Erratum: Vice President of Escider Inc’s Syed Kamal Reza’s last name is Ampatuan. Our apologies.

DAVAO CITY – A Halal business investment company, said on Wednesday that Muslim businesses, particularly food establishments and other Muslim product manufacturers, must be accredited as Halal-certified.

Mims Ayunan, president and CEO of Escider Inc., said Halal “is an arabic term for lawful.”

“So when it comes to businesses, having a Halal certification means that a business is following the Muslim law and [is] doing a lawful business in accordance to the city’s laws.”

Syed Kamal Reza Ampatuan, vice president of Escider Inc, also said that if businesses are not Halal-certified, “they would somehow break the Muslim laws.”

“The opposite of Halal is Haram, which means prohibited, and we find Muslim businesses who are not Halal-certified as Haram, or those who do businesses illegally,” he said.

“Muslim businesses are not interest-based, which means that these businesses follow the Shariah compliance. We are just aiming to help boost the economic growth of our country through these businesses,” Ampatuan added.

He also said that the word Halal must be used “with due respect”.

“We warn those people who just use the word “Halal” as a plain word, since it represents the lawfulness of the Islam and the respect it gives to the Muslims,” he said.

Under City Ordinance No. 0447-10, or the Halal Ordinance, business establishments who use the word “Halal” will be urged to accredit their businesses as such and be punished for not complying with the requirements.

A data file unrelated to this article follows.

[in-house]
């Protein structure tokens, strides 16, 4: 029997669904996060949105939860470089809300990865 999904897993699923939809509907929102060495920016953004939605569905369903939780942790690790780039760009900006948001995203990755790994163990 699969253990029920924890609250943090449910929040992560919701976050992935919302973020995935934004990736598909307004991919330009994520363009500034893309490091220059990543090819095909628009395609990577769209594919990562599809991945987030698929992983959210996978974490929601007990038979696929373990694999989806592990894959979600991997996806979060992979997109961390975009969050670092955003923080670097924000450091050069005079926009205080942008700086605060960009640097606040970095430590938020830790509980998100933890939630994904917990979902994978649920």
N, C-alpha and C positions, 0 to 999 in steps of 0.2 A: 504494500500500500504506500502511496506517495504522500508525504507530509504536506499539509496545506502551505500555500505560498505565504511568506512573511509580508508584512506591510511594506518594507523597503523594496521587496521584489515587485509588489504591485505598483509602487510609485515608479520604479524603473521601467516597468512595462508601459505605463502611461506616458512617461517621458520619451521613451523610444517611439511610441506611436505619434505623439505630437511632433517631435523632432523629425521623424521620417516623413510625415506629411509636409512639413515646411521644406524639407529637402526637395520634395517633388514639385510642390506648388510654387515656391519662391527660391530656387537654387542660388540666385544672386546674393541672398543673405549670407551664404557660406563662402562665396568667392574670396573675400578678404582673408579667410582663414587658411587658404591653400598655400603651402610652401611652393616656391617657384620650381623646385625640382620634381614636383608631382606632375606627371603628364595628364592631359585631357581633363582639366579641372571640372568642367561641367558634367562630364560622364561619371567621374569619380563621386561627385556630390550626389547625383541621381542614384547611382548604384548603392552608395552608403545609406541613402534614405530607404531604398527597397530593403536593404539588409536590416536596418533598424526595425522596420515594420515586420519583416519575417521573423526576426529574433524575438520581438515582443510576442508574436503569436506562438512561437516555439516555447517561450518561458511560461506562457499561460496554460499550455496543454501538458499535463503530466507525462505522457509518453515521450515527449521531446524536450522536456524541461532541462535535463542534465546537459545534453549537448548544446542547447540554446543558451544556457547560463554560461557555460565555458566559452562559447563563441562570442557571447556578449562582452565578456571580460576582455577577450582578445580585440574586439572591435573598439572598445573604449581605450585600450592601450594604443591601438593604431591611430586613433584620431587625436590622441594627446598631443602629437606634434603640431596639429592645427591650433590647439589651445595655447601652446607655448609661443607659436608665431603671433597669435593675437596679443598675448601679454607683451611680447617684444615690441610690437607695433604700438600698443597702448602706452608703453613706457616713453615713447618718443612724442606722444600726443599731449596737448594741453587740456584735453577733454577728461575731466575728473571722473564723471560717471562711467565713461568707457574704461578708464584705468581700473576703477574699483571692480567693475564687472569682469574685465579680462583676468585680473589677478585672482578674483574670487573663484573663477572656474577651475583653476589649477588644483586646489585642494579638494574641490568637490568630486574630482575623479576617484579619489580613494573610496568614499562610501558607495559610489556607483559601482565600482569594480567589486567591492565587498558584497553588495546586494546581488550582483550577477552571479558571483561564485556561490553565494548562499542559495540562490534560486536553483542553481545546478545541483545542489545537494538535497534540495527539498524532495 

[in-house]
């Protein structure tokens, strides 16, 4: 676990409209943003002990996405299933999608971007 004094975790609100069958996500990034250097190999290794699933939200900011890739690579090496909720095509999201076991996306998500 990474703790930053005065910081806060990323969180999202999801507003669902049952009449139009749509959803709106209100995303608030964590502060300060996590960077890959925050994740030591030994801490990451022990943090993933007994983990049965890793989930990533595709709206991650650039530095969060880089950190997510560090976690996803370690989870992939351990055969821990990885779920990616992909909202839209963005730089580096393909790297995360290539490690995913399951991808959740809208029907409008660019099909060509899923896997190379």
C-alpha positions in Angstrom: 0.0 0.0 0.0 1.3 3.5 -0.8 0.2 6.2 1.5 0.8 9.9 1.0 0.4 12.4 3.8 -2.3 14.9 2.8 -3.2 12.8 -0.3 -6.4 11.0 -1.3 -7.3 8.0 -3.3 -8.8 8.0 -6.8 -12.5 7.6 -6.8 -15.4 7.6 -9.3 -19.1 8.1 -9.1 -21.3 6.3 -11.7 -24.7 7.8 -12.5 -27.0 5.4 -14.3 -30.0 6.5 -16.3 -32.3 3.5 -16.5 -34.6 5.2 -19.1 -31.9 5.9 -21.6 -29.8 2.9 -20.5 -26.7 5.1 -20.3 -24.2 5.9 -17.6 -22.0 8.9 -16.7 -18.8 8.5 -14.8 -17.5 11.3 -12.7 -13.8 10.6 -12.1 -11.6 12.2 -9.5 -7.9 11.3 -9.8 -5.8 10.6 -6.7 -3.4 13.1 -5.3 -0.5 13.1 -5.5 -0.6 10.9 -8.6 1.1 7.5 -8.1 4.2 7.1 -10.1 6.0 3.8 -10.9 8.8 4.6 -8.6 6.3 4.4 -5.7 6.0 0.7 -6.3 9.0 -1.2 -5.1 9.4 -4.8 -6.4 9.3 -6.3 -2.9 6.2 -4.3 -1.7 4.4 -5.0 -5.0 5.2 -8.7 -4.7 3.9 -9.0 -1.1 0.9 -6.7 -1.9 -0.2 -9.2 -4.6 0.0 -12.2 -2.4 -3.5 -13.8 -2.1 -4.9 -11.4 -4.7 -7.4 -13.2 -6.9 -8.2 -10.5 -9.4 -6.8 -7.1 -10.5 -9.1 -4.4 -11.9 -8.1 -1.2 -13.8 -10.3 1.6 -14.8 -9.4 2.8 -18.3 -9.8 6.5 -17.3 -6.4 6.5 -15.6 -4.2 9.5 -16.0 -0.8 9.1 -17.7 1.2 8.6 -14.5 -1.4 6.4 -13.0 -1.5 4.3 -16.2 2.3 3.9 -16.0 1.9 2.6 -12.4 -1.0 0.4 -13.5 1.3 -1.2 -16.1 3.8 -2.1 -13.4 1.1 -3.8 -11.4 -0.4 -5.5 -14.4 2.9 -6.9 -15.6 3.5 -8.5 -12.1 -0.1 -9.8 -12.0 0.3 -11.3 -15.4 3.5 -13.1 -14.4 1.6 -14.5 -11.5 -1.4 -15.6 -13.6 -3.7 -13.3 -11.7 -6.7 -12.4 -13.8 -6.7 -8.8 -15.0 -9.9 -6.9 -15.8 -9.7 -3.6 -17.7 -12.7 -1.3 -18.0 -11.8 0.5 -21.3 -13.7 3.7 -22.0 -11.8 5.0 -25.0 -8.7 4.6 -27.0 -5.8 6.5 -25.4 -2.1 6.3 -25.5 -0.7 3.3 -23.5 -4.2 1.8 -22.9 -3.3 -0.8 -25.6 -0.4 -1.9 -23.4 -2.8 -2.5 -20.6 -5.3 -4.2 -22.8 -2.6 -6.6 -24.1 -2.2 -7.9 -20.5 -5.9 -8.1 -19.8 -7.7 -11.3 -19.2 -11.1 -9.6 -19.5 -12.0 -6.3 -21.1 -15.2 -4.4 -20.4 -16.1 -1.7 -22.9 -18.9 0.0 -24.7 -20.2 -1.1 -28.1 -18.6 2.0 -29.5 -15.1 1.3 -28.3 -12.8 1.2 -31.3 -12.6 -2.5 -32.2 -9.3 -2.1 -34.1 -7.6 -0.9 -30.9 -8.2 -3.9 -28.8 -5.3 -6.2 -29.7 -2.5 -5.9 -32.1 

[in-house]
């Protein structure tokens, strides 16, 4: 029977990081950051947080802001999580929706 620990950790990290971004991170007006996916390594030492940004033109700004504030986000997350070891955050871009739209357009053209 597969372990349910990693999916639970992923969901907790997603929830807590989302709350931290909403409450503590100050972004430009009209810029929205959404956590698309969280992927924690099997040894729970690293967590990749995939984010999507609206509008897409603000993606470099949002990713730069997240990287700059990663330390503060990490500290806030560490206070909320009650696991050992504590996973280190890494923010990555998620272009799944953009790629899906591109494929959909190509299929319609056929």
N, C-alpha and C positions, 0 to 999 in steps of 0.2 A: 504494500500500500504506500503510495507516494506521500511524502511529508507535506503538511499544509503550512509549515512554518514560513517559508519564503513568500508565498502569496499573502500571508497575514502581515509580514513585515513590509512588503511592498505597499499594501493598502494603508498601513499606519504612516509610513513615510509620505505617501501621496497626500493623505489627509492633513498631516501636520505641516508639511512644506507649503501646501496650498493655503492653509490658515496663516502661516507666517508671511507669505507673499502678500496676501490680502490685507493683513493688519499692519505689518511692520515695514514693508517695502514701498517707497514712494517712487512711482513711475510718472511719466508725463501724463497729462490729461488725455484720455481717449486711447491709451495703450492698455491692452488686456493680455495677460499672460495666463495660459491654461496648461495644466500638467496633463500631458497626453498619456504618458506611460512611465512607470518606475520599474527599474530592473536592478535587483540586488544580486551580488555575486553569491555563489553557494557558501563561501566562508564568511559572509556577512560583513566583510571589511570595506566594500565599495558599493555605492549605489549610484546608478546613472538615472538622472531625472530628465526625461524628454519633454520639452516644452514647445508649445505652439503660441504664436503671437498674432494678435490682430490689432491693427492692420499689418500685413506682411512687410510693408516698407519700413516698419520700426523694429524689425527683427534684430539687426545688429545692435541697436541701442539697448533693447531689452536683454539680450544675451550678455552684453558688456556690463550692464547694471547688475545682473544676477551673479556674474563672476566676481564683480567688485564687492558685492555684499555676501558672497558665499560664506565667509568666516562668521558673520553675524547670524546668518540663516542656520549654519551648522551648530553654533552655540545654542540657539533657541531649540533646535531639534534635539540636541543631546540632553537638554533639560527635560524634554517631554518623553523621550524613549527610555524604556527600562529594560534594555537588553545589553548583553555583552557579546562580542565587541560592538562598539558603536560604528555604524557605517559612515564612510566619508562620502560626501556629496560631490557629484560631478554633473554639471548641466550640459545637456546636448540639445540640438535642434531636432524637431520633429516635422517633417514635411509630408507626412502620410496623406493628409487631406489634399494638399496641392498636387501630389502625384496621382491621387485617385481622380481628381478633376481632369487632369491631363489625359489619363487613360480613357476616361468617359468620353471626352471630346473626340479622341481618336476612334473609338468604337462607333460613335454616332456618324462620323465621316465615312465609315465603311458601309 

The Ordinance requires restaurants, fast-food chains, eateries, food stalls and other business establishments and manufacturers which serve “Halal” foods to have an accreditation from the Halal certifying agencies here prior to the posting of the word Halal in their products.

Ordinance author, Councilor Mabel Acosta, said the ordinance has been existing since 2010, “but we recently made some amendments as to the contents of this ordinance.”

Acosta said “this is the very first Halal ordinance in the Philippines.”

Acosta said that having an accreditation for a Halal certification means that the city’s economy will boost and lawfulness will be observed and strengthened.

“With business establishments, may it be Muslim or not, having a Halal certification means that there is really more to gain, since people would want to buy foods or products that are really safe and processed carefully. It would also increase tourism attraction as well as investment growth,” she said.

She also said that there would be a proposal of having a Halal slaughterhouse, which will be submitted to the council for next week’s session.

“These business entrepreneurs will be presenting a project of having a Halal slaughterhouse which will be located in Toril, but further details will be presented next week,” she said.

The1st Mindanao Halal Festival will be held at the Abreeza Mall Activity Center this coming July 15-16, which will showcase Halal food, apparel, fashion accessories, investment techniques, talents and other products and services that
are Halal-certified.

The highlights of this event include the pre-launching of the very first Halal ordinance and the Mindanao-wide Qur’an memorization competition.

“This will be a two-day activity in line with the culmination of the Ramadan of our Muslim brothers and sisters,” Acosta said. (

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